So, I’ve taken the opportunity on this day off (though every day is a day off when you’re unemployed!) to get back on that blogging horse.
And so I just wanted to write a note about Columbus Day, Indigenous People’s Day, and severely disappointing journalism.
A lot of people posted comments, from sincere to snarky, on Facebook today in reference to Columbus Day. It’s a day when I glow with a little pride for the place I’m from, the San Francisco Bay Area – because in Berkeley (I’m from neighboring Kensington) they don’t celebrate Columbus Day, they changed it to Indigenous People’s Day.
I feel lucky to have been from a place that’s willing to do things like that, to make the rest of the country stop and think. But of course, the rest of the country won’t stop and think if it’s not reported in a way that provokes thought. Which brings me to this the New York Times article (if it can be called that, it’s rather teensy, perhaps “note”) on the decision to change the day, from back in 1992.
It’s a gem. Let’s take a look:
Oct. 12 is no longer Columbus Day in this city known for political correctness. From now on, it will be Indigenous Peoples Day, and city officials have designated the whole of 1992 as the Year of Indigenous People.
“Berkeley wants to celebrate the important place that indigenous people hold in this country,” Mayor Loni Hancock said at a news conference on Friday. “Their societies and philosophies flourished long before Columbus arrived, and they continue until today.”
And right off the bat, the writer sparks my ire with the knee-jerk reference to Berkeley as a center of “political correctness.” Contempt inspired in the first line, well done! Why does it irk? It’s lazy. It’s a person saying “hmmm, what’s the first stereotype the average person unthinkingly relates to Berkeley? Political correctness! I shall now equally unthinkingly repeat that.”
Now, I’m not denying that Berkeley is what it is, a bastion of left-wing politics, and I don’t have a problem with identifying it as such. But the associations with the phrase “political correctness” (even in 1992) are such that it’s use is like code for “now prepare to roll your eyes at the crazy hippies” before you’ve even started your story.
Next? The writer mentions that the whole year will be the Year of Indigenous People, yet attempts no explanation at why that might be – like, I dunno, the fact that it was the 400th anniversary of the start of the European conquest of America. Just saying.
The city’s declaration underscored a revisionist notion that Columbus was no hero but instead a self-serving colonialist whose arrival in the New World led to the death of millions of American Indians.
The declaration has been recognized by the school board, which plans to modify Columbus’s image in history classes and textbooks.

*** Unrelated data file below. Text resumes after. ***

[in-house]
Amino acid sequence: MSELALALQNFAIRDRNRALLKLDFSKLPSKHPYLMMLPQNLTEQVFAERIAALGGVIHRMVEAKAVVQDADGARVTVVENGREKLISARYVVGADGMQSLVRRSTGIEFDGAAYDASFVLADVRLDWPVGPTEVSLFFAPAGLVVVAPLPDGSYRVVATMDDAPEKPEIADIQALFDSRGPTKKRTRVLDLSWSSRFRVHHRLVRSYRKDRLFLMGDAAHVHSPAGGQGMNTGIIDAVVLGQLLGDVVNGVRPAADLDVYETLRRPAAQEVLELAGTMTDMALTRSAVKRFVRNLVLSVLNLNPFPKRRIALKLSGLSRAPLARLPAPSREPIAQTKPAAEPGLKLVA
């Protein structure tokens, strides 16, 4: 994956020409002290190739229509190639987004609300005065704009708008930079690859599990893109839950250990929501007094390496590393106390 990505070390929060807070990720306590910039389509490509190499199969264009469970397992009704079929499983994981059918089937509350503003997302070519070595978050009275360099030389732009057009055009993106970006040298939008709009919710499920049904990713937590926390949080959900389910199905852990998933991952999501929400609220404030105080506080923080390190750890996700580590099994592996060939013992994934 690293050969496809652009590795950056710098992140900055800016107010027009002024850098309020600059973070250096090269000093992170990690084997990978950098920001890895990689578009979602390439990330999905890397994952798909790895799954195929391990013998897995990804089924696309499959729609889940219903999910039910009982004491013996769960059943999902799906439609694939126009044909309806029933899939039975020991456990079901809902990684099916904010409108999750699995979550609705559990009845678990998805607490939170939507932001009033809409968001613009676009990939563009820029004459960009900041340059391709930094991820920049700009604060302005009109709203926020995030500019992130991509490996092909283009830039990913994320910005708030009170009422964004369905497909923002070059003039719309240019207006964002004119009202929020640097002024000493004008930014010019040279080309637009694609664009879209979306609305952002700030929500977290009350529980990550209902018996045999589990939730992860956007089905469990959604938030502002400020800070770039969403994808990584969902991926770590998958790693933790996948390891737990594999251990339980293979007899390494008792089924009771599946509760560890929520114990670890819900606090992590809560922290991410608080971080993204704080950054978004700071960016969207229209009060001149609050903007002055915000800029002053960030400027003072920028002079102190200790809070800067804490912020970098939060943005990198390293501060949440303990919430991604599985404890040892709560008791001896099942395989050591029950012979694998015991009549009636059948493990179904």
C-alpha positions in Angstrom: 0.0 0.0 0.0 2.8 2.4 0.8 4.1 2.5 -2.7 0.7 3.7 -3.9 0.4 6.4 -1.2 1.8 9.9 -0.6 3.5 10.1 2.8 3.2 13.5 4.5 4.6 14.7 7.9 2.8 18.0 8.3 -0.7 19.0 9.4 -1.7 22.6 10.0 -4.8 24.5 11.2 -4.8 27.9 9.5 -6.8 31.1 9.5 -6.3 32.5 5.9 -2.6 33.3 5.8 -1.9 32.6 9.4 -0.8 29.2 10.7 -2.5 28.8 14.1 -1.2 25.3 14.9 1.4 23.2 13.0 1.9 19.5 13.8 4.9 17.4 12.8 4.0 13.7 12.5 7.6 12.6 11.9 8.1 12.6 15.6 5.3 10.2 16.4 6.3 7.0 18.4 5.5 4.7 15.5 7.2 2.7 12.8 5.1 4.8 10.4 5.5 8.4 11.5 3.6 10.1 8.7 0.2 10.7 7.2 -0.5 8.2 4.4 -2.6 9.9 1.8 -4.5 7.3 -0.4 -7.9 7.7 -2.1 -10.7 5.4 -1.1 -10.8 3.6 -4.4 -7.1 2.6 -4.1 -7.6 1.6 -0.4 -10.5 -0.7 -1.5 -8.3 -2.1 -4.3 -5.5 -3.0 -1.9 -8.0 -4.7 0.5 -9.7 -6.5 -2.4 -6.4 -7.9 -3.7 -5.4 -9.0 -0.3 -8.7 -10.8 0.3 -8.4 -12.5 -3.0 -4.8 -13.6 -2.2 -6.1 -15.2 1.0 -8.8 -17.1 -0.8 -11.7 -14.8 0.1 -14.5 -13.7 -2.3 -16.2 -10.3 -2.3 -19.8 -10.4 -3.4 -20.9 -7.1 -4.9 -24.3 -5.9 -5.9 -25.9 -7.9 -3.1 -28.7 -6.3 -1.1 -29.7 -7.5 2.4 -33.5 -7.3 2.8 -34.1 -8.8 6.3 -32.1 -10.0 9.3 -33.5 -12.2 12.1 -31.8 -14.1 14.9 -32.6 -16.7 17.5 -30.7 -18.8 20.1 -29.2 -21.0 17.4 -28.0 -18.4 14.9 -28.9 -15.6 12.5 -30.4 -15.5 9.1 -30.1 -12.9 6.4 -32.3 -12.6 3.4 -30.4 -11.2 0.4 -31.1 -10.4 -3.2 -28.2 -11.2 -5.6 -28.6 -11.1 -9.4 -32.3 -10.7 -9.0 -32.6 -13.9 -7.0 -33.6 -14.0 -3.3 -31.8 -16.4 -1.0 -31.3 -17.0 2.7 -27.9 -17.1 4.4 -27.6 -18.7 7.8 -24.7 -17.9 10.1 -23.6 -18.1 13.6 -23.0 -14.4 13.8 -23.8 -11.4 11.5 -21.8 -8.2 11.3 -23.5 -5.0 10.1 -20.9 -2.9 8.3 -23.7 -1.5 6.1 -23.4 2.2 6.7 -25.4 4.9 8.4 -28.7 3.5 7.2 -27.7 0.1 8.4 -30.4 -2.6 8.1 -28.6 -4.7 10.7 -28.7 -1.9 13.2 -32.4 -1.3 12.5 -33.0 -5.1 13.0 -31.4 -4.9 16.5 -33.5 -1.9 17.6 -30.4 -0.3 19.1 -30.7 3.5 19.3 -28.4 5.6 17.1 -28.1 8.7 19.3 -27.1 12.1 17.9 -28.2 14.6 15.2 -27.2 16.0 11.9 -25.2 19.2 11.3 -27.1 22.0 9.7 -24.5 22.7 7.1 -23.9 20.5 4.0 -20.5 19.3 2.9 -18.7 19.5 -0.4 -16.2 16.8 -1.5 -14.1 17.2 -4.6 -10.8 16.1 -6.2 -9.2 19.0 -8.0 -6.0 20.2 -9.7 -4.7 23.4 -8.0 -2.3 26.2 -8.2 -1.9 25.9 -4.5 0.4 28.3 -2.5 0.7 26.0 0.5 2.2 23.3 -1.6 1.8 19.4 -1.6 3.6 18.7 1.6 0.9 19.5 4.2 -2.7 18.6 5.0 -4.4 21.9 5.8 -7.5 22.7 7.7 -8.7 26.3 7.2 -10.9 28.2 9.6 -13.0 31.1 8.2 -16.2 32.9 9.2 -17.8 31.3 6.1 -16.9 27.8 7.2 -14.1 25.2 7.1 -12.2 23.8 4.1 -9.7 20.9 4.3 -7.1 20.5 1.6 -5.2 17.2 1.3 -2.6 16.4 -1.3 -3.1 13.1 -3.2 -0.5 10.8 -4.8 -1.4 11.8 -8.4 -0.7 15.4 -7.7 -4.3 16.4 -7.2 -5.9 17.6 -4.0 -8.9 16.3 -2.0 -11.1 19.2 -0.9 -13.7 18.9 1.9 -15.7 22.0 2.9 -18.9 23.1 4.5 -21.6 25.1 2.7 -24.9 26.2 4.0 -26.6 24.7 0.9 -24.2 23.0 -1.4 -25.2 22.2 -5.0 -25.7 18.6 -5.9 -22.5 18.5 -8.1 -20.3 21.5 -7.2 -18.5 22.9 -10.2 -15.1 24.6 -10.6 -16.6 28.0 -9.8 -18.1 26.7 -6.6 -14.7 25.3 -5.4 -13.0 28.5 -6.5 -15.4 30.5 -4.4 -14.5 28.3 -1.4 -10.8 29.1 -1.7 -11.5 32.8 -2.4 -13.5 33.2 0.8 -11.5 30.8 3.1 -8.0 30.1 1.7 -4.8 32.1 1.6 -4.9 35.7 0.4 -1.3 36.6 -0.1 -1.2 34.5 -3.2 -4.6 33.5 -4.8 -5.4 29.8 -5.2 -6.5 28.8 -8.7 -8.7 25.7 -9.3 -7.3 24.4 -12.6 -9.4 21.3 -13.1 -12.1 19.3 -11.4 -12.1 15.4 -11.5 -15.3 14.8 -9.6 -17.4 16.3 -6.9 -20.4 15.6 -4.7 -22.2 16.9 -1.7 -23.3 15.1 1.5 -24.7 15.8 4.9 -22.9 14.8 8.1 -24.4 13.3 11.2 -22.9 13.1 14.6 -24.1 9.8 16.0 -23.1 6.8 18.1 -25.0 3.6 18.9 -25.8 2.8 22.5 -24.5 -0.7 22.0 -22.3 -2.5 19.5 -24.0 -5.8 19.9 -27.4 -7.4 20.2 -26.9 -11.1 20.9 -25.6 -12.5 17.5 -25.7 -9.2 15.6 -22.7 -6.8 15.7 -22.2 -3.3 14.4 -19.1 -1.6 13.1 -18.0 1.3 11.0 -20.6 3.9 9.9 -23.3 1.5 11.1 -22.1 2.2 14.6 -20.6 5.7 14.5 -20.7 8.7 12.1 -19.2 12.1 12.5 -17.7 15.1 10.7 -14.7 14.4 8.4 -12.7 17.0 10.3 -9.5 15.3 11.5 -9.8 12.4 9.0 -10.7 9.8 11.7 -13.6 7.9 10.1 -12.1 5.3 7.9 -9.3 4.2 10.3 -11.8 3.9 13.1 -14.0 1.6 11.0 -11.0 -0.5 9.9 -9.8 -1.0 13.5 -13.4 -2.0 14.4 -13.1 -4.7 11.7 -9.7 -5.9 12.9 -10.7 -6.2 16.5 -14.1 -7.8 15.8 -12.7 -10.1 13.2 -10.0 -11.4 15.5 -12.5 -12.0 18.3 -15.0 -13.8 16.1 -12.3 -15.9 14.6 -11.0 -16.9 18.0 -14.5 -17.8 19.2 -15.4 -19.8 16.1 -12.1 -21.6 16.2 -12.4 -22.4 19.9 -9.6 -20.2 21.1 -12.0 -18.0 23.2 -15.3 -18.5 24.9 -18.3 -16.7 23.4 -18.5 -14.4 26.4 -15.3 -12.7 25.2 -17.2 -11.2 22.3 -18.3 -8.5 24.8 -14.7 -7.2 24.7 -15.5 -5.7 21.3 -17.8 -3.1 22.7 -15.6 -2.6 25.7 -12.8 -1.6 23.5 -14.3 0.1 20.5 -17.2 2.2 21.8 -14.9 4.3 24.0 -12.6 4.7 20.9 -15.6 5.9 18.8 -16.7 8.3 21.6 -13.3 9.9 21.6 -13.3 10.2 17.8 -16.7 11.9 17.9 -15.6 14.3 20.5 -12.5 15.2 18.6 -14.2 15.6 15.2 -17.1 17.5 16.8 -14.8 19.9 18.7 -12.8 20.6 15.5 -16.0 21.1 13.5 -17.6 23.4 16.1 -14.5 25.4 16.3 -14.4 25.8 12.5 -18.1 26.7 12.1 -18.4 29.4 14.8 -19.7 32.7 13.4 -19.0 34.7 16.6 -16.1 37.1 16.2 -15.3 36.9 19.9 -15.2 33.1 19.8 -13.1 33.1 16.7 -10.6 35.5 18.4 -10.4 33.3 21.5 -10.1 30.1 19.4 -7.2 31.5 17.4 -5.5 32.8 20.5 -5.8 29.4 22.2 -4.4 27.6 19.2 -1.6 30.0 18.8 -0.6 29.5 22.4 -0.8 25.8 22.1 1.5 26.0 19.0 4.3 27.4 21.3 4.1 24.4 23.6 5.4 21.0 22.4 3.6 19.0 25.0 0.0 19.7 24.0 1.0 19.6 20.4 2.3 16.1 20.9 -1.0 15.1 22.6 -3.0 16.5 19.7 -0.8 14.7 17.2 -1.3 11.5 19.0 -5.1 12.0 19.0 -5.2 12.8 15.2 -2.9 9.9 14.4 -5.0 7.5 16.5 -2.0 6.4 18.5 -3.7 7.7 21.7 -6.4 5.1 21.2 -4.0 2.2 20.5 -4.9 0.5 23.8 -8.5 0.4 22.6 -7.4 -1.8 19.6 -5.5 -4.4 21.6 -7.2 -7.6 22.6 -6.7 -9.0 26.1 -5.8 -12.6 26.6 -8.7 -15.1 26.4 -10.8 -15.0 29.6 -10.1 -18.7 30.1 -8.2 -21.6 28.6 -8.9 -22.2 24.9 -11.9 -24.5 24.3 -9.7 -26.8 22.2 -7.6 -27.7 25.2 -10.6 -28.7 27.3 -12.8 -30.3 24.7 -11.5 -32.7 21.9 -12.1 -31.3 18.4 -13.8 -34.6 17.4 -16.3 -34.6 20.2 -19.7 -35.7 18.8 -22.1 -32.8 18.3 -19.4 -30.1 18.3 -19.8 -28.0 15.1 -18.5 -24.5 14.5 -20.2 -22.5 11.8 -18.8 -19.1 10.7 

Oh dear. So much bad in so little space. Even in 1992, the idea that the arrival of Columbus was not so great for the native peoples can hardly be considered “revisionist.” They imply that the change was intended by organizers as an attack on Columbus (the writer’s characterization), instead of (as the actual quote by Hancock reflects) an attempt to draw attention to the other side of the historical story, and to indigenous people’s cultural legacy.
And what is this about the curriculum? Talk about saying effectively nothing. What does that mean “plans to modify Columbus’s image”? Are they ripping up history texts and drawing mustaches on his portrait? What do they actually, specifically plan to do? This reporter couldn’t talk to a single person on the school board about what that meant in concrete terms? It’s so uninformative as to be useless.
And to conclude:
The city’s move was criticized by the Sons of Italy’s Commission on Social Justice, which said Columbus should continue to be celebrated. “It’s kind of tough to rewrite history 500 years after it happens,” said a commission spokesman, Richard Armento.
“I’m not suggesting we make him a saint,” Mr. Armento added, but “there’s nothing to say Columbus was a good or bad guy.”
Oh, well, they couldn’t talk to a school board member (or god forbid a member of an indigenous group) but the Sons of Italy get the last two grafs with two totally meaningless assertions “tough to rewrite history”? Really, we do it all the time – that’s what the study of history is about, refining and amplifying our understanding of past events, then rewriting them. And “there’s nothing to say Columbus was a good or bad guy”? Seriously? Nothing? At all? Astounding.
I know it’s just a teensy bit of newsprint from almost 20 years ago, but it bothers me nonetheless. It bothers me because, well, let me address the writer directly:
You write for the New York Times, you have the opportunity to do something interesting and informative, to challenge your reader. You have only a couple hundred words in which to do it, and you choose meaningless, unedifying ones to put in that tiny space. Fail. :p